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…….The World Without Boundaries

Atop Kerinci – Again

Written By: jipp - Feb• 09•20

So I climbed Mount Kerinci in Sumatra a couple of months ago. It would be my second time conquering this highest active volcano in South East Asia. I was quite worried, not only because of the severe lack of preparatory training, it would also be my first mountain climb since I hit 40 last year. Due to the busy nature of my job lately, I had to rely on the little training that I did after work, climbing the stairs of my office building – 28 floors of them altogether – and yet I felt so under-prepared.

But then I surprised myself when I conquered the mountain in flying colours. In fact, I ran the last 200 feet of the climb all the way to the peak (I’d never want to do it again, I almost passed out by the time I reached the peak). But I did it.

Looking down at Danau Gunung Tujuh – the highest lake in South East Asia

Despite the heavy rain and all the deafening thunderbolts that woke me up several times the night before, the mountain gods again surprised me, probably for the umpteenth time (Mount Rinjani was the worst!), and showed me how unpredictable the weather is up on mountains, either for the better or worse, and that it should always been seen as such.

This one was definitely for the better. We found ourselves standing on top of Mount Kerinci with all the beautiful views of Jambi province and probably beyond. We could even see the beautiful Danau Gunung Tujuh, a lake surrounded by 7 peaks hence the name, as if to tell us that we should come to her before we returned to Malaysia (and we did).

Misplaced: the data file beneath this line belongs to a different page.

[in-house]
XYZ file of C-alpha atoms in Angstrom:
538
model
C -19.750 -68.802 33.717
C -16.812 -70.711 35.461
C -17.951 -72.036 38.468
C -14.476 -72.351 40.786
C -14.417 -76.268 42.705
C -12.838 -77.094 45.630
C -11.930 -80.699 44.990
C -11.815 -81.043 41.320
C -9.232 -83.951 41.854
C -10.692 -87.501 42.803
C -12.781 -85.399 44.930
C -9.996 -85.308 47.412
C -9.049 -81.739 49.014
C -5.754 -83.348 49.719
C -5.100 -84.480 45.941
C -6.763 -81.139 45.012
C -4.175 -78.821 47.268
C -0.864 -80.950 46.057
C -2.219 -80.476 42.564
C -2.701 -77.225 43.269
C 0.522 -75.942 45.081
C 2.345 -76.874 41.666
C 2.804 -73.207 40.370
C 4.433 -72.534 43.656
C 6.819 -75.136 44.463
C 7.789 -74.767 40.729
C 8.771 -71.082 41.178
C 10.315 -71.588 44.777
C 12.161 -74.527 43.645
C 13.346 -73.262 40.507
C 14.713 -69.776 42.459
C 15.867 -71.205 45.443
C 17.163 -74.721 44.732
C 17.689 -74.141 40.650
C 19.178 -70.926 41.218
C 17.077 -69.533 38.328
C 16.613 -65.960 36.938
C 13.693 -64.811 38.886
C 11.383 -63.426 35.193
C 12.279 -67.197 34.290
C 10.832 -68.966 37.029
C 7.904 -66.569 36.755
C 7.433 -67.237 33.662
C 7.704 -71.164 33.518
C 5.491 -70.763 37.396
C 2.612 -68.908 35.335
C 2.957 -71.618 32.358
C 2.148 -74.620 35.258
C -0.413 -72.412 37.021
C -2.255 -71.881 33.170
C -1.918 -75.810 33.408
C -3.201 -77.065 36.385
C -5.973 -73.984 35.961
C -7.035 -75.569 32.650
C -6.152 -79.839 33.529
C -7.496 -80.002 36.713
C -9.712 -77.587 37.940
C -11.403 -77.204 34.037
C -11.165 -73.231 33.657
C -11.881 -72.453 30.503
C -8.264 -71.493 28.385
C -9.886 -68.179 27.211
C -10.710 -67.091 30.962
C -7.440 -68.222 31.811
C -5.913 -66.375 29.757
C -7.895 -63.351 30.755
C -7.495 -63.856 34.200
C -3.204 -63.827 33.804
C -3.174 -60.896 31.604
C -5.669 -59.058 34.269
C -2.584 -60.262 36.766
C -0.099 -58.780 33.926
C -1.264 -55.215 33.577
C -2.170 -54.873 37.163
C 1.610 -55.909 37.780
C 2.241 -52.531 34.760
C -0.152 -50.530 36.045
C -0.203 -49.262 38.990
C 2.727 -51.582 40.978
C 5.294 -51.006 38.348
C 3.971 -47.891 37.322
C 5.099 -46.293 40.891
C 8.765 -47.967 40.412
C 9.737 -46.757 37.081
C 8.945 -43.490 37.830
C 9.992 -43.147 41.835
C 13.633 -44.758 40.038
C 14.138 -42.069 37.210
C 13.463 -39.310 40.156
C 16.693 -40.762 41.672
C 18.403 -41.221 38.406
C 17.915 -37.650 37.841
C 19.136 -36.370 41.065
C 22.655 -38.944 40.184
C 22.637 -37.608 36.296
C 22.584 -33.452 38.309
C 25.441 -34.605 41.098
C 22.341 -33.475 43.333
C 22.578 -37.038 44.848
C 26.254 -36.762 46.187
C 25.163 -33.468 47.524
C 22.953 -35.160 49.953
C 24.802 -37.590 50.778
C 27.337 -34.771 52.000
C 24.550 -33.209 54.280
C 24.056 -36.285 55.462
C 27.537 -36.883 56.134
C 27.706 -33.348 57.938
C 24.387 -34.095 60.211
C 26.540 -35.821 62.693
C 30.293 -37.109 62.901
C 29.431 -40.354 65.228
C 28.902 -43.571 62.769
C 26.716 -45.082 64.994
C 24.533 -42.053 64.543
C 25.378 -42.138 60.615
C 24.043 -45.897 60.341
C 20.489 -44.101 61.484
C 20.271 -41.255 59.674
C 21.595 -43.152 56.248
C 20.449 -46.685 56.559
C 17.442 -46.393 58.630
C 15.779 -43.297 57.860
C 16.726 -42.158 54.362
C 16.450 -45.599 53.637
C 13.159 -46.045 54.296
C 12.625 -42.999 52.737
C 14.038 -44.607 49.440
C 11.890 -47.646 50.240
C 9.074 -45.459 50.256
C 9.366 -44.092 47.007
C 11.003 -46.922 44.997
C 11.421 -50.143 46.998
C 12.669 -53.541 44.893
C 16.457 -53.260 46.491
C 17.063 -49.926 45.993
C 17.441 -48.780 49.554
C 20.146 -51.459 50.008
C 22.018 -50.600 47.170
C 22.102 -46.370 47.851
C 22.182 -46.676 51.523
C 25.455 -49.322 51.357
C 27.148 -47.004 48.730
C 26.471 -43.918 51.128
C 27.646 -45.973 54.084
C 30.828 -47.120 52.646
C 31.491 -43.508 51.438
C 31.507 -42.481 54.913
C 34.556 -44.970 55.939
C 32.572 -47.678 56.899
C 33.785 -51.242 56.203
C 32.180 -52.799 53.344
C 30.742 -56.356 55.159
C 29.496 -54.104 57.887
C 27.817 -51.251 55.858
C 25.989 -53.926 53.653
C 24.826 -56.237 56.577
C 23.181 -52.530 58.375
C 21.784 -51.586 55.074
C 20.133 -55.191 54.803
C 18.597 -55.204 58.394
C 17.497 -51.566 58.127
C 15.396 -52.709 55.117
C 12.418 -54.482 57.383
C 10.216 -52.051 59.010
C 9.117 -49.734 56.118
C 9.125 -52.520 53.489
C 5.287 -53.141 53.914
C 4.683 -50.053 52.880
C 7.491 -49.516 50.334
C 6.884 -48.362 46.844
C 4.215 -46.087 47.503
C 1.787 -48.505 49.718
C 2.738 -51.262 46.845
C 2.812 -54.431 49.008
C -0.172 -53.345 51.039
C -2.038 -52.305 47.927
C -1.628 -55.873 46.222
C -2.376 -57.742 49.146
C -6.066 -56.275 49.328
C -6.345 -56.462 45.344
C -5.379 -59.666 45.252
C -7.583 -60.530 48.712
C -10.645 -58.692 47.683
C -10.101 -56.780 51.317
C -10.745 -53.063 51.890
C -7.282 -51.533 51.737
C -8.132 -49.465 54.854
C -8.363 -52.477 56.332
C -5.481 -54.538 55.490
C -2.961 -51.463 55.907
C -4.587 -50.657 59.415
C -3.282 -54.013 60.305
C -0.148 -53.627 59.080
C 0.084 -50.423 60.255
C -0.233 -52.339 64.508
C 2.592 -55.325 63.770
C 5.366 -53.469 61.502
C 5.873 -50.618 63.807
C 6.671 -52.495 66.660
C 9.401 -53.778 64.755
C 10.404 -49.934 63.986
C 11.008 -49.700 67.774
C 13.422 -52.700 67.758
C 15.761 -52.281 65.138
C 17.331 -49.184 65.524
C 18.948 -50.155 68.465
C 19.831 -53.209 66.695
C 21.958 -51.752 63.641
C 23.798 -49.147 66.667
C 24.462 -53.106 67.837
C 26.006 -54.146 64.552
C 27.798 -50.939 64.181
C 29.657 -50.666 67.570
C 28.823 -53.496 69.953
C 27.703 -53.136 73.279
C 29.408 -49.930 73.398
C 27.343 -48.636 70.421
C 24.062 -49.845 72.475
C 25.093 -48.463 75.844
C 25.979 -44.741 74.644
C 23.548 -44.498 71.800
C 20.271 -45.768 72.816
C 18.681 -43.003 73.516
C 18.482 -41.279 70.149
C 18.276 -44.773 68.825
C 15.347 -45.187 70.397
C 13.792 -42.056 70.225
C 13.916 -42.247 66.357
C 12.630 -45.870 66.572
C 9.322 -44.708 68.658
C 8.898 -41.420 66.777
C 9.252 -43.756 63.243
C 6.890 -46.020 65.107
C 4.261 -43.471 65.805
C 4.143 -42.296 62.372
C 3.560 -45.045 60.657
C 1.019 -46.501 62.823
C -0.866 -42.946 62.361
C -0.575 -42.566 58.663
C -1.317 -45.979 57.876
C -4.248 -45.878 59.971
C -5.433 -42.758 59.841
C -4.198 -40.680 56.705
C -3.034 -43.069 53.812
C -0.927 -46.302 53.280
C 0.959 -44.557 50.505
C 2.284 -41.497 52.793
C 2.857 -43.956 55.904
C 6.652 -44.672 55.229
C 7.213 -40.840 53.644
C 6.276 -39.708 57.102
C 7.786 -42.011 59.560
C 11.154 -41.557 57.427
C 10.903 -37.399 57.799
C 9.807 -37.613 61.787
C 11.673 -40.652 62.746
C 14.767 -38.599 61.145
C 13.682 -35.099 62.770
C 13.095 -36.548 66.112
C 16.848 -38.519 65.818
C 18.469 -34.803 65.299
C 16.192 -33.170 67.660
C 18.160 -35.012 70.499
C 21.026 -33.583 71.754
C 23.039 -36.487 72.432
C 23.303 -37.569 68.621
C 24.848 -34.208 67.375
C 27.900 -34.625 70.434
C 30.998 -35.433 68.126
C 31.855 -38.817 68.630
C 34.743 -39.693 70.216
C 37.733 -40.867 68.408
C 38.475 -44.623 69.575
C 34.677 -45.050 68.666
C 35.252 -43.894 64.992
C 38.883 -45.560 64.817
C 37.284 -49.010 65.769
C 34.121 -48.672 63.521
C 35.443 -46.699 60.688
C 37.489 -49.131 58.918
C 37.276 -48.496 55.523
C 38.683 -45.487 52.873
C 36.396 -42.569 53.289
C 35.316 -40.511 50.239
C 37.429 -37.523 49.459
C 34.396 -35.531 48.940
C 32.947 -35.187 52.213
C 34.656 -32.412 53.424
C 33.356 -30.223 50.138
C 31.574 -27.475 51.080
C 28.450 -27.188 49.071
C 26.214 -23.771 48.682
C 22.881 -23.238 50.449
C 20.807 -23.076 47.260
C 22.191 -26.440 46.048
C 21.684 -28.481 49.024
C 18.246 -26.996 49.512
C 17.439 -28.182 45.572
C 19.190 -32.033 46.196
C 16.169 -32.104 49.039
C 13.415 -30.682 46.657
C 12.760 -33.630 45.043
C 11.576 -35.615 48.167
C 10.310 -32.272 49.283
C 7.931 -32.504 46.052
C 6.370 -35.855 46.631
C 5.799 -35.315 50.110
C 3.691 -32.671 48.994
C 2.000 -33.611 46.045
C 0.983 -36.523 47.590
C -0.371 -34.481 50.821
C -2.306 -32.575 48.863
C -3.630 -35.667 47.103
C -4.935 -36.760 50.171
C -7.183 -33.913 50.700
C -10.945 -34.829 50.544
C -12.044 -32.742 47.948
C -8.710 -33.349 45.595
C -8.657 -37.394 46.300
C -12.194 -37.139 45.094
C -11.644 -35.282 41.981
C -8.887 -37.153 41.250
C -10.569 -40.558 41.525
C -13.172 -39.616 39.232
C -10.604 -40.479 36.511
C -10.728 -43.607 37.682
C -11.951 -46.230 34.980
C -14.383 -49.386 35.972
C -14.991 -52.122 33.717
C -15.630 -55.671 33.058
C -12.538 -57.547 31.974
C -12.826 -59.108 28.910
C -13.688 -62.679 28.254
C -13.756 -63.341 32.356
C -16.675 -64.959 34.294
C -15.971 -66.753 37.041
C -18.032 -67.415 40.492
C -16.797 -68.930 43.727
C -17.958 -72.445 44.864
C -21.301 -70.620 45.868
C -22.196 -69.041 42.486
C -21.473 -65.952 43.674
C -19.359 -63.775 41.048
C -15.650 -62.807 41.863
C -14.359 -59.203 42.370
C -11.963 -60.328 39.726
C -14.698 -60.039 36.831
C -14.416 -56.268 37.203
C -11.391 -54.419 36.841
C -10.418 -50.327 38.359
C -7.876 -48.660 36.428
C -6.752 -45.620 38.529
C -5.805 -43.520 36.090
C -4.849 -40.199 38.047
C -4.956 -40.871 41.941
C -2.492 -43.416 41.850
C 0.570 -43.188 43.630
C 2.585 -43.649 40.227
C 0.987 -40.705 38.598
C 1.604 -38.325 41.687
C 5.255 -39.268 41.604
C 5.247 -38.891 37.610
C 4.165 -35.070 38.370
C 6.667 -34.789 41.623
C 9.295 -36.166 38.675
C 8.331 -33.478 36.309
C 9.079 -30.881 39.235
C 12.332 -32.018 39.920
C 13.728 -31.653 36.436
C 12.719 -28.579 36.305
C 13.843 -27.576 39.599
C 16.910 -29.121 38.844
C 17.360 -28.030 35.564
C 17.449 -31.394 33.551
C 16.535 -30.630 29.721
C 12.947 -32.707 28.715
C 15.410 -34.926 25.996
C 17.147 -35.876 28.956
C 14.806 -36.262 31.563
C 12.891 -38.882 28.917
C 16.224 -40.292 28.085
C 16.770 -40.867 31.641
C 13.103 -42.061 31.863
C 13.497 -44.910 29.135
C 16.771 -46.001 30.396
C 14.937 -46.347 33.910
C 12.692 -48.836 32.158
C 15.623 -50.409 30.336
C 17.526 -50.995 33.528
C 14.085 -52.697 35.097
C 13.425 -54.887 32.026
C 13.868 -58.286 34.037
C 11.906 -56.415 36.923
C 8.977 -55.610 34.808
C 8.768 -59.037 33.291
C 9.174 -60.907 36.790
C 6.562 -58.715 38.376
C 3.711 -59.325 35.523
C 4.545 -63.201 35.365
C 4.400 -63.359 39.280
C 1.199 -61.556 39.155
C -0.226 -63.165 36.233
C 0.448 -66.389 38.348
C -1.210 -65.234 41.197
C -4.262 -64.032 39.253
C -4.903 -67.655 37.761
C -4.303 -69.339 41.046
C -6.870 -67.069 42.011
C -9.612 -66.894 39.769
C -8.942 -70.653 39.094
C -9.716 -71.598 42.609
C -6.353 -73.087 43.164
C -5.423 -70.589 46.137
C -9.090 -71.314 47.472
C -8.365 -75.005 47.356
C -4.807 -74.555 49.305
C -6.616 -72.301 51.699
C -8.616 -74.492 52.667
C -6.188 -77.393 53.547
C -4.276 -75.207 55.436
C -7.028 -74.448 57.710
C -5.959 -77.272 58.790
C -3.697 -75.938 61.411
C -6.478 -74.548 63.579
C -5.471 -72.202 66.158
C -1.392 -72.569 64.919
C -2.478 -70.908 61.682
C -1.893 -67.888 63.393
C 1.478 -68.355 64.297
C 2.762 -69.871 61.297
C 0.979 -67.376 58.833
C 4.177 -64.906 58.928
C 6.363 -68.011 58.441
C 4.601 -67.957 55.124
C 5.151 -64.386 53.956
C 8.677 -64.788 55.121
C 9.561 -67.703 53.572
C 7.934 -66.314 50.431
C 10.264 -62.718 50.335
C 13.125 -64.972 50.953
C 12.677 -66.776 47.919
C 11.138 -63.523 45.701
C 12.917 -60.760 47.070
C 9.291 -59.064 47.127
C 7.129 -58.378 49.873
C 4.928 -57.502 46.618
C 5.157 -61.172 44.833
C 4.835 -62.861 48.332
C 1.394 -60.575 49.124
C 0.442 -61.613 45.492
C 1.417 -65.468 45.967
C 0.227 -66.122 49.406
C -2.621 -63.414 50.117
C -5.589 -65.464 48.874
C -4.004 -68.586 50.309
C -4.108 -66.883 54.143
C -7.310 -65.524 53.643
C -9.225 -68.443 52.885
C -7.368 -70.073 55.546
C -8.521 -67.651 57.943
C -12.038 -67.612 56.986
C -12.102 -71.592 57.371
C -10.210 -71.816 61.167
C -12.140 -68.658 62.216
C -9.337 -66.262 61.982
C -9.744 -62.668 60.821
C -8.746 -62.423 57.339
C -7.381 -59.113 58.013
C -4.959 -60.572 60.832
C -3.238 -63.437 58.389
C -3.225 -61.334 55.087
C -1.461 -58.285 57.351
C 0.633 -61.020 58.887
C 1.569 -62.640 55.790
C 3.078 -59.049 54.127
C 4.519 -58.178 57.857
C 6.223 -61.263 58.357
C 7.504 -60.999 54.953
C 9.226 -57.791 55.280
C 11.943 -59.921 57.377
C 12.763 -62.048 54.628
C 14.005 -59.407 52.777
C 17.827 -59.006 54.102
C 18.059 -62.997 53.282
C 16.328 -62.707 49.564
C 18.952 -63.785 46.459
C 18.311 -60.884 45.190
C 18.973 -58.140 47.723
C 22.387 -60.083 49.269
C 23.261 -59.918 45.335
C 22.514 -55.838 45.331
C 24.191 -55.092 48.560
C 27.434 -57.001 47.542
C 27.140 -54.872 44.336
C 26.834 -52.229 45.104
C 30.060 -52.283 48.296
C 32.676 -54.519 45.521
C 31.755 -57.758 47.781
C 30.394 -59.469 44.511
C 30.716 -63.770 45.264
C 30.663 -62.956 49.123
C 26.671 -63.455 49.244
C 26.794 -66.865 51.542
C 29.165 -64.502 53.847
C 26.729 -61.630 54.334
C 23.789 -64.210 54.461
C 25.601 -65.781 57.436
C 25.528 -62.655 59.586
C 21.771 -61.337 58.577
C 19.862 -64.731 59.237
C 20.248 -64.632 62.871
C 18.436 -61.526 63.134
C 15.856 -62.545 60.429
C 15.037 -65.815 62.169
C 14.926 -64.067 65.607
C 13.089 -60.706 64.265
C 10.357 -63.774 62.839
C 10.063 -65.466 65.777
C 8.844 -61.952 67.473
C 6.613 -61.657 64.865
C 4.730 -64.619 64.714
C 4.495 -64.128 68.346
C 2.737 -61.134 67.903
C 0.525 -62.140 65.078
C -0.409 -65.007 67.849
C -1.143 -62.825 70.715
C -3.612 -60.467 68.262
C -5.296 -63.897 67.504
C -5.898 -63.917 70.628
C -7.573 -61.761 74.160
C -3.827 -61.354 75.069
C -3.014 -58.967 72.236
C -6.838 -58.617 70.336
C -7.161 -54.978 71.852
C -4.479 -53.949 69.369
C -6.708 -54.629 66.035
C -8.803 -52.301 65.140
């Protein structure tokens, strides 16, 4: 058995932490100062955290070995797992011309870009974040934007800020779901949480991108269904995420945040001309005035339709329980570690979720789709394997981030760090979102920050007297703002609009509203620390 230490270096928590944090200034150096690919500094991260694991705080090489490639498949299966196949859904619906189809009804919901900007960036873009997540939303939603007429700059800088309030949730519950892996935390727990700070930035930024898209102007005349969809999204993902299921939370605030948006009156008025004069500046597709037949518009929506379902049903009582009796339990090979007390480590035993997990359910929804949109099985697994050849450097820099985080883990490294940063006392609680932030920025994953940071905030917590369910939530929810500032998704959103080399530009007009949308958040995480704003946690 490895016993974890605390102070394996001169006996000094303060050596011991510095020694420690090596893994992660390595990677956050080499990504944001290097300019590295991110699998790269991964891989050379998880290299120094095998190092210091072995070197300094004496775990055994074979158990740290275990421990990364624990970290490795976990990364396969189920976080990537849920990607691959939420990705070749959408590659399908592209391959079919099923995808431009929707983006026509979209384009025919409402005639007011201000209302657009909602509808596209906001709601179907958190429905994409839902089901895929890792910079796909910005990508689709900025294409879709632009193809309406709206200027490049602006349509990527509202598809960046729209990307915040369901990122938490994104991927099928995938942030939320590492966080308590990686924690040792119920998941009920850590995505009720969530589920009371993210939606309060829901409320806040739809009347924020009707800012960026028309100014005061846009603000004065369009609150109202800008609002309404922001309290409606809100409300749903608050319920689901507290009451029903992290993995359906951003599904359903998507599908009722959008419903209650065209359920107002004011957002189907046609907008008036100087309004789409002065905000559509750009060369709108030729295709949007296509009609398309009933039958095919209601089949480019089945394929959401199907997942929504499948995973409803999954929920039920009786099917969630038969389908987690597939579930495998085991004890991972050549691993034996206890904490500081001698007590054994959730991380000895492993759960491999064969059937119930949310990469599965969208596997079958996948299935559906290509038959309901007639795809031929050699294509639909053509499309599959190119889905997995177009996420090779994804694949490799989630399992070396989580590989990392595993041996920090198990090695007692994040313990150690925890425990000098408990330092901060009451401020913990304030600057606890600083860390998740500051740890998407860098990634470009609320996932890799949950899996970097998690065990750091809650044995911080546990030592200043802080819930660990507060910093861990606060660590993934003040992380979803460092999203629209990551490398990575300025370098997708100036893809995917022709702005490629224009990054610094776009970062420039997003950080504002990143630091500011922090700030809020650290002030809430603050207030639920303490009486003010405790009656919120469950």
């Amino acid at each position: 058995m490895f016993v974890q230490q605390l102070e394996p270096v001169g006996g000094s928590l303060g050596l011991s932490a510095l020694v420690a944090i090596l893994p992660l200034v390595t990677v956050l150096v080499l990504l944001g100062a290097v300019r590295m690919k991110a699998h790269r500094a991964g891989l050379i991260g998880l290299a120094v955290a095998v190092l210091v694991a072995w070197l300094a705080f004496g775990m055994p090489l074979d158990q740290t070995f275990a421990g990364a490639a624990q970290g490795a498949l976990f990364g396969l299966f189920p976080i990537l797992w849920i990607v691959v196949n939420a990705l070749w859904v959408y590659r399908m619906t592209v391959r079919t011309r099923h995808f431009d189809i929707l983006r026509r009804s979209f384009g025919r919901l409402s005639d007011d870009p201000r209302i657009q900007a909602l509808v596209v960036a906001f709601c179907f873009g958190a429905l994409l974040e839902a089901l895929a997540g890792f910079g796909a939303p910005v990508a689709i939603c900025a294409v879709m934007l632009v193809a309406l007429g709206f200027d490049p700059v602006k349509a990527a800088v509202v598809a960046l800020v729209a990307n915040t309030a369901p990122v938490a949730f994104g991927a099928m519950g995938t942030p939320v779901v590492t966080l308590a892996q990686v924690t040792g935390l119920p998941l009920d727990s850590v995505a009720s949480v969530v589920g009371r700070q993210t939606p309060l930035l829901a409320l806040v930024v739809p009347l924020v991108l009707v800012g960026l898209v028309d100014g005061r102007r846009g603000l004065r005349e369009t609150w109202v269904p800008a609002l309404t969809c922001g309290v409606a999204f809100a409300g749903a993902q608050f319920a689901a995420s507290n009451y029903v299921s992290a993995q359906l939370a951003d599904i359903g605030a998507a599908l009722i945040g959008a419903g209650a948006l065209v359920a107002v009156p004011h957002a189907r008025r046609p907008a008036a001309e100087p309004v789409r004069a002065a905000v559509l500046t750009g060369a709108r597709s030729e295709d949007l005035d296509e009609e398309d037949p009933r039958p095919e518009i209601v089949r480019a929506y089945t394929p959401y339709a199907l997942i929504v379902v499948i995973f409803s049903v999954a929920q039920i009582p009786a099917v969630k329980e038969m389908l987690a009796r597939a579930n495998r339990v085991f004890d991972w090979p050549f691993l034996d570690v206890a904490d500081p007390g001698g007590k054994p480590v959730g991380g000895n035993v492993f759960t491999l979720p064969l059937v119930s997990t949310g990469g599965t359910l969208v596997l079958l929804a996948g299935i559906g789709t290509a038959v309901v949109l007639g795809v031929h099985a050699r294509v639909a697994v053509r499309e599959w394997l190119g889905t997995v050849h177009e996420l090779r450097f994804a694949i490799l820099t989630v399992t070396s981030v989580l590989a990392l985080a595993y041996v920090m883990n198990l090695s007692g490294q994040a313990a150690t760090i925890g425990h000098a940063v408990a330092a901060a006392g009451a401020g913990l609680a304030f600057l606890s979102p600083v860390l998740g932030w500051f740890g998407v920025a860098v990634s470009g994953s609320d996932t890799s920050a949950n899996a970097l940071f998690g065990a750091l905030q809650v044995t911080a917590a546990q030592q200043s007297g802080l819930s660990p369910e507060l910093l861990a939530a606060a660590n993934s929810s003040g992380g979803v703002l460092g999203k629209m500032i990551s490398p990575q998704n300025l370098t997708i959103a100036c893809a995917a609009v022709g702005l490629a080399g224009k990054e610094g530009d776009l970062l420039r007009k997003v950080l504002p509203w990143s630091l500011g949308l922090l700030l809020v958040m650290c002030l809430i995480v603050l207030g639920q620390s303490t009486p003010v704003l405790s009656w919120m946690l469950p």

The most amazing thing about being on top of Mount Kerinci that day was the fact that we had the mountain peak all to ourselves. I mean, with so many hikers and adventure seekers and mountain enthusiasts in just about every corner of the world nowadays, it’s hard to imagine being on top of a mountain – let alone a mountain with quite a bit of reputation like Mount Kerinci – with no one else around you but you, your team, your guide and probably one of your porters.

It did rain very heavily when were on the way down, in fact the trail had turned into a muddy stream of water, but it no longer mattered. We had fun.

My Mary Poppins moment

I’ve got no mountain climbs planned out for this year yet – but I am looking at the long-overdue Semeru, and probably the highest mountain in the Philippines, whatever the name is, and some other mountains within the locality. EBC is still very much in the bucketlist but I don’t see I can do it this year, or even next year. Another mountain in the North of India seems more appealing to me now. We’ll see though.

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A Weekend Revisit to Patong

Written By: jipp - Feb• 02•20

So I have just remembered. I went to Phuket late last year – to join a bunch of friends from my hometown who actually toured from Bangkok to Phuket and back on bicycles. It would be my second time to this island, after going there with a friend back in 2009 (one of my very first travel trips). As expected, everything had changed a lot. It was only a moderately sized airport back then, but now it seems to have doubled up in size and the number of passengers that it has to deal with.

I remember having to deal with the incessant hassling by hordes of taxi drivers, but this time you can just go to any of the ticket counters and buy your ticket. There were more easy and cheaper options. Cheaper does come with a price though, only in another form. I had to wait until the van was fully loaded, and then it stopped at some shop where we were all asked to disembark and go into a shop promoting all kind of tour packages that I had no interest whatsoever in. I just wanted to reach Patong where my hometown friends were eagerly waiting.